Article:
The government continues to press ahead with a patchwork of measures to enforce or encourage vaccination, as uptake appears to have stalled among a significant section of the population.
Exactly 47 years after the Turkish invasion of Cyprus, Ankara sought to leave its mark for the 20 July anniversary, which was marked this week on the northern part of the island.
In its latest push to boost vaccination numbers in Greece, government is preparing this week to table legislation that will penalise public servants who do not get the Covid-19 jab
The continuing surge in Covid-19 infections and the increasing prevalence of the Delta variant is heightening concern about the latest wave of the pandemic to hit Greece, and its potential impact both on the tourist season and the return to schools and universities in autumn.
The government’s efforts to look ahead to the second half of its four-year term and the recovery from the pandemic appear to be losing traction by the day as the coronavirus becomes an ever more dominant part of the daily political agenda in Greece.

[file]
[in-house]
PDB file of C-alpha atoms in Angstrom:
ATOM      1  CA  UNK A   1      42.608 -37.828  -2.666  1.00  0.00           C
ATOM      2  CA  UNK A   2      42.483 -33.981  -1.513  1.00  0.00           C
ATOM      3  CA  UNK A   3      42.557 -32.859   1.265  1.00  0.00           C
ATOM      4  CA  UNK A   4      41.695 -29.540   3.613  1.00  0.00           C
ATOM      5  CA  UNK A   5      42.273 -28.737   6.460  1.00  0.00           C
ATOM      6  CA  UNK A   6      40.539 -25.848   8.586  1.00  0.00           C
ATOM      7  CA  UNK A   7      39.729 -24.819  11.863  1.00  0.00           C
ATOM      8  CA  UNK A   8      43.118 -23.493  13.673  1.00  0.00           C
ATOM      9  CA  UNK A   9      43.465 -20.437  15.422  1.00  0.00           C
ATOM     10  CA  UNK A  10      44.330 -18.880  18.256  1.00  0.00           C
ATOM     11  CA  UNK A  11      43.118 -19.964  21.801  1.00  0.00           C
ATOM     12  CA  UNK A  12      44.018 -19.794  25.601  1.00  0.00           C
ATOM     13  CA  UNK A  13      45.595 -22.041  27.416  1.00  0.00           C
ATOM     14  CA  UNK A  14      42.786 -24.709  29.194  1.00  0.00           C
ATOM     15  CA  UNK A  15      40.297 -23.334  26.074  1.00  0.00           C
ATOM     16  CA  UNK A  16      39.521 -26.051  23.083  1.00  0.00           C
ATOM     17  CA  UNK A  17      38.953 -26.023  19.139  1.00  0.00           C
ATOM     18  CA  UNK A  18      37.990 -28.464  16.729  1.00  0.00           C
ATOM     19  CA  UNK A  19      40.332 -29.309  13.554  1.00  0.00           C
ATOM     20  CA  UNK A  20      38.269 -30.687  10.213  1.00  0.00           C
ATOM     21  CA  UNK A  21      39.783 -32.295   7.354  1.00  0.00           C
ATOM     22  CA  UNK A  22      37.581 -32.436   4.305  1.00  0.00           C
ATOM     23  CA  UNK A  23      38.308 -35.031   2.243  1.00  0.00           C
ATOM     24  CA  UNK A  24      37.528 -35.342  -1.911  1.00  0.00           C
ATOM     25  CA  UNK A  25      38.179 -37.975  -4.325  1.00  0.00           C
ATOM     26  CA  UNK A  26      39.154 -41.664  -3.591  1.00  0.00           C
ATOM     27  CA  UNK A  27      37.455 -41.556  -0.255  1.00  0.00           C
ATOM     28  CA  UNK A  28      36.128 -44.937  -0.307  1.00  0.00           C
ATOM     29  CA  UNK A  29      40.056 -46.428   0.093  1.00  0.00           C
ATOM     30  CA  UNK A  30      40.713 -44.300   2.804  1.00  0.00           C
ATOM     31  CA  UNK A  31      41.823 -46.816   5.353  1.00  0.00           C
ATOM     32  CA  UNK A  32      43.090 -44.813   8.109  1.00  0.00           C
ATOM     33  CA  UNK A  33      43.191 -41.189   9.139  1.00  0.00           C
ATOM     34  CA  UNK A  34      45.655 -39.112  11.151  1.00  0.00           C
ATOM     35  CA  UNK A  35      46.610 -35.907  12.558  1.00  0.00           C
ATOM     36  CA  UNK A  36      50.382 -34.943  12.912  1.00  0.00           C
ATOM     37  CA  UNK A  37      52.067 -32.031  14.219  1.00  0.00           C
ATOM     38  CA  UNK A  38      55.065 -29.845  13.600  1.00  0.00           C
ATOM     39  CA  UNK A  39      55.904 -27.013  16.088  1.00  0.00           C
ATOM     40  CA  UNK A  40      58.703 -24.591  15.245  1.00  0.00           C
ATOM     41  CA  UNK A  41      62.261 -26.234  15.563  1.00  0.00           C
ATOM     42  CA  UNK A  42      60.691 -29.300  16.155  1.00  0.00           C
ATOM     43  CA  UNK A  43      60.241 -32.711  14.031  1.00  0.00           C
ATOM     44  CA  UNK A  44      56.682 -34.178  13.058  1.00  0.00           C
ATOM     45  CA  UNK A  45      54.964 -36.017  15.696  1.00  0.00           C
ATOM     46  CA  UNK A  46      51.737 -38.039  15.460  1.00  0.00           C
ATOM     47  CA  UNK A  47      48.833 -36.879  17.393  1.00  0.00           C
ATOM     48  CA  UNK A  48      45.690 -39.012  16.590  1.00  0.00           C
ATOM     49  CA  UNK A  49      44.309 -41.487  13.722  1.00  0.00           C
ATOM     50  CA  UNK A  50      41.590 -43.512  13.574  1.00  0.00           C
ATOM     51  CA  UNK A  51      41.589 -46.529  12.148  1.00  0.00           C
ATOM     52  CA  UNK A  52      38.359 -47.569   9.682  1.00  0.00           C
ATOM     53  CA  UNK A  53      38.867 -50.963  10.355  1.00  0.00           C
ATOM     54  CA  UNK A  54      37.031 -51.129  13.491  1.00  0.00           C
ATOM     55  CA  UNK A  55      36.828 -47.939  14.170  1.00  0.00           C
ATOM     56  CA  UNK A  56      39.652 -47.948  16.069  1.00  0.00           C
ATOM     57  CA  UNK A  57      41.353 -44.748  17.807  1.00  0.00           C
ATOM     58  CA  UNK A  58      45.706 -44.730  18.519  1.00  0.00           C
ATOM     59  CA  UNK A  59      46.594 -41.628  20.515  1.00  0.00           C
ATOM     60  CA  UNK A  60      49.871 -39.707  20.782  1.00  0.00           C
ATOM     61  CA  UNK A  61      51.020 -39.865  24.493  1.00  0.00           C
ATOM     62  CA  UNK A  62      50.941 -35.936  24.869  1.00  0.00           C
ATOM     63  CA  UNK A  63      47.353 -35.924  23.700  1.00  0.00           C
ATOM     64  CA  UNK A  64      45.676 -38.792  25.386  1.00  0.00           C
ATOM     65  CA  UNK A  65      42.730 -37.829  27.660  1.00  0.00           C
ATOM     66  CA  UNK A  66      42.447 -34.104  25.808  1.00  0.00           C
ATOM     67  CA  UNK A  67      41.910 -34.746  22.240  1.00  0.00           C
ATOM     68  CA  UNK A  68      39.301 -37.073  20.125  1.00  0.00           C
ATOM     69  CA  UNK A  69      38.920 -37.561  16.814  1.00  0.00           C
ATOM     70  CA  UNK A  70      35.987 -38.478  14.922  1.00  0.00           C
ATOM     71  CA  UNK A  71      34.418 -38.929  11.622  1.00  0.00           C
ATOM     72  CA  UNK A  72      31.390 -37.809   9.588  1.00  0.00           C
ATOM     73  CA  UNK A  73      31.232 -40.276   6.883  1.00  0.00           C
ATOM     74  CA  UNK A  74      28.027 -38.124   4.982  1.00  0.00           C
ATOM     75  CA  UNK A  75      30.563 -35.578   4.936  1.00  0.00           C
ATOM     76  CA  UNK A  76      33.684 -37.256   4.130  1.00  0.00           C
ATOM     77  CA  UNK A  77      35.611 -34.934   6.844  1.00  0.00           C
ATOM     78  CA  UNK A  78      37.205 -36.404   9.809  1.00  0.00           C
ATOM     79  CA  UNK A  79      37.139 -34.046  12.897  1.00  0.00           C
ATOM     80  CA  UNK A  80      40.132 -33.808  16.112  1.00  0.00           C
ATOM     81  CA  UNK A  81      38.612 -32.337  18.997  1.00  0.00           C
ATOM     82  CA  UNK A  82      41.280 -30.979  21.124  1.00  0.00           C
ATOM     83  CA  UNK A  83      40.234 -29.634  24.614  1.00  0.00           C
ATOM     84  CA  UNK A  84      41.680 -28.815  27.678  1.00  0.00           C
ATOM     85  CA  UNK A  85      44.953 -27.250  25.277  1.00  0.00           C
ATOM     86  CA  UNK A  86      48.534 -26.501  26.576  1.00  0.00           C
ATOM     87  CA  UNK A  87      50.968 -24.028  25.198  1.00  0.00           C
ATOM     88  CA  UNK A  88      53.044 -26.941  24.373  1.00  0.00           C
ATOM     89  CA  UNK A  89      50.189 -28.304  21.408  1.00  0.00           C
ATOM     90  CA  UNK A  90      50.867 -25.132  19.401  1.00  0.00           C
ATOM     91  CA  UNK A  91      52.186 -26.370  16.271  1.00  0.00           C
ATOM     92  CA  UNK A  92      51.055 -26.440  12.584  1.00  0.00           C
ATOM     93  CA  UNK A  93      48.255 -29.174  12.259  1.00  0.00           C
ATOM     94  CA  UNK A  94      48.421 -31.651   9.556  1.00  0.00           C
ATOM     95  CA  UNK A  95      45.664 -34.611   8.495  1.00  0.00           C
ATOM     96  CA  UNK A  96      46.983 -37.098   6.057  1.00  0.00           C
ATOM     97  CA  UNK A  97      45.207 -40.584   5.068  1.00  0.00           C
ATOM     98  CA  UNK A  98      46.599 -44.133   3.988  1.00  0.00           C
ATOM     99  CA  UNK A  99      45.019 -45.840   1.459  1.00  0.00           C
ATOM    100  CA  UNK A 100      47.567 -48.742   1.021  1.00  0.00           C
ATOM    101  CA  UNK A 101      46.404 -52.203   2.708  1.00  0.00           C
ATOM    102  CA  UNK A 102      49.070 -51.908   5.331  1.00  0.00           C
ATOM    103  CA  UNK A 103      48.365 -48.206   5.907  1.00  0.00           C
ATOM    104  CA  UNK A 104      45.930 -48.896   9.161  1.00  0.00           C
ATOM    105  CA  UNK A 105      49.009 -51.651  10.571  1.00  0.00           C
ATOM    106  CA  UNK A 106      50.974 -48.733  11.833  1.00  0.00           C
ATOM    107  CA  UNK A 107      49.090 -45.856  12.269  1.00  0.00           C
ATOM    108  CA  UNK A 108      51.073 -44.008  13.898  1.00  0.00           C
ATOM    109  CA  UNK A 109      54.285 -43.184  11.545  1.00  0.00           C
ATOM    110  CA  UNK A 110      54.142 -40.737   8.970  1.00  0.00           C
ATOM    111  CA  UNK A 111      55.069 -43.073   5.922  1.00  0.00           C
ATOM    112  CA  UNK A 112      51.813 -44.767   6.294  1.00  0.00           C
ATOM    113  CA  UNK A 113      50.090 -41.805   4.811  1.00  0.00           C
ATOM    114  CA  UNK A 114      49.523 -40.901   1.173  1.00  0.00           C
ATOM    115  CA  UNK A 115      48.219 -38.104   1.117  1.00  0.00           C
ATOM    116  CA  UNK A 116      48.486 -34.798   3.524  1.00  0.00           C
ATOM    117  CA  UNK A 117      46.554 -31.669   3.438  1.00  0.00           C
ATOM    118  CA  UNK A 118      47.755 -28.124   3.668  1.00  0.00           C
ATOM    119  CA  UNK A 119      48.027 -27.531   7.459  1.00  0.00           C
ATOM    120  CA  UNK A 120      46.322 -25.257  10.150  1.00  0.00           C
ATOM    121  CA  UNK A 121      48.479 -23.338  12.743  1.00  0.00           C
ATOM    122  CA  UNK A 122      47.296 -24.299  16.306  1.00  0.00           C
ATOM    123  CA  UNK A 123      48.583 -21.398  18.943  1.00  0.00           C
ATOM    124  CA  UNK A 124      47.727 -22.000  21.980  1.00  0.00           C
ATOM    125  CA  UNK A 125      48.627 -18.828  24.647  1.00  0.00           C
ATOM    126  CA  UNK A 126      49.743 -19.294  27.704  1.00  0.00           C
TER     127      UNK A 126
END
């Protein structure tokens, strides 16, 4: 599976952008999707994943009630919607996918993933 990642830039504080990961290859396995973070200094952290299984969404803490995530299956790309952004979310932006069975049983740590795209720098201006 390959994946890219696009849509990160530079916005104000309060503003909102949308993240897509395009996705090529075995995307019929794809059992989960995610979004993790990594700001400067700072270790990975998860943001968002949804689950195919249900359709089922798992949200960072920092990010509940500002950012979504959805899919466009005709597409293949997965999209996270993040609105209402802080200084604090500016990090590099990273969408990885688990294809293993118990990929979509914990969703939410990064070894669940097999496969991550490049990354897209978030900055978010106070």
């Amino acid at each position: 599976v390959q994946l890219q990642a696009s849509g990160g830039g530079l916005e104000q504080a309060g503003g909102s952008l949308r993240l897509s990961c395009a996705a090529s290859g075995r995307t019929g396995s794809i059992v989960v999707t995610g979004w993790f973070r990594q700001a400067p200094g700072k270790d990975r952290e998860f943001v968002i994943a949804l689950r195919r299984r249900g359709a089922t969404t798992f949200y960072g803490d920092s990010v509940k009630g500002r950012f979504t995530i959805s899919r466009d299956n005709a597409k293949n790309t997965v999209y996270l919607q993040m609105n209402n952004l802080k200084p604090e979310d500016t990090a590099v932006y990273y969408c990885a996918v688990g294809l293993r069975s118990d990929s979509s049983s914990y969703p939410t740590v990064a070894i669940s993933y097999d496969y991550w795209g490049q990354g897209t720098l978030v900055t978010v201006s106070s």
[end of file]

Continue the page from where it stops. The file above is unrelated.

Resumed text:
Greece and Turkey are currently experiencing a relatively calm period following a full year of tension and several diplomatic incidents.
The Mitsotakis government’s “carrot and stick” approach to boosting Covid-19 vaccination rates is becoming increasingly politicised, while vocal opponents of the latest round of measures have taken to the streets.
The government is running the gauntlet as it tries to take a more forceful approach towards vaccinations amid a steady rise in coronavirus cases.
Greece is to make vaccination against Covid-19 compulsory for frontline healthcare staff in a final effort to boost immunity coverage in critical sectors.
Prime Minister Kyriakos Mitsotakis is expected to make a televised address on Monday to set out a new framework of measures aimed at limiting the spread of the coronavirus and giving vaccinated Greeks more freedom.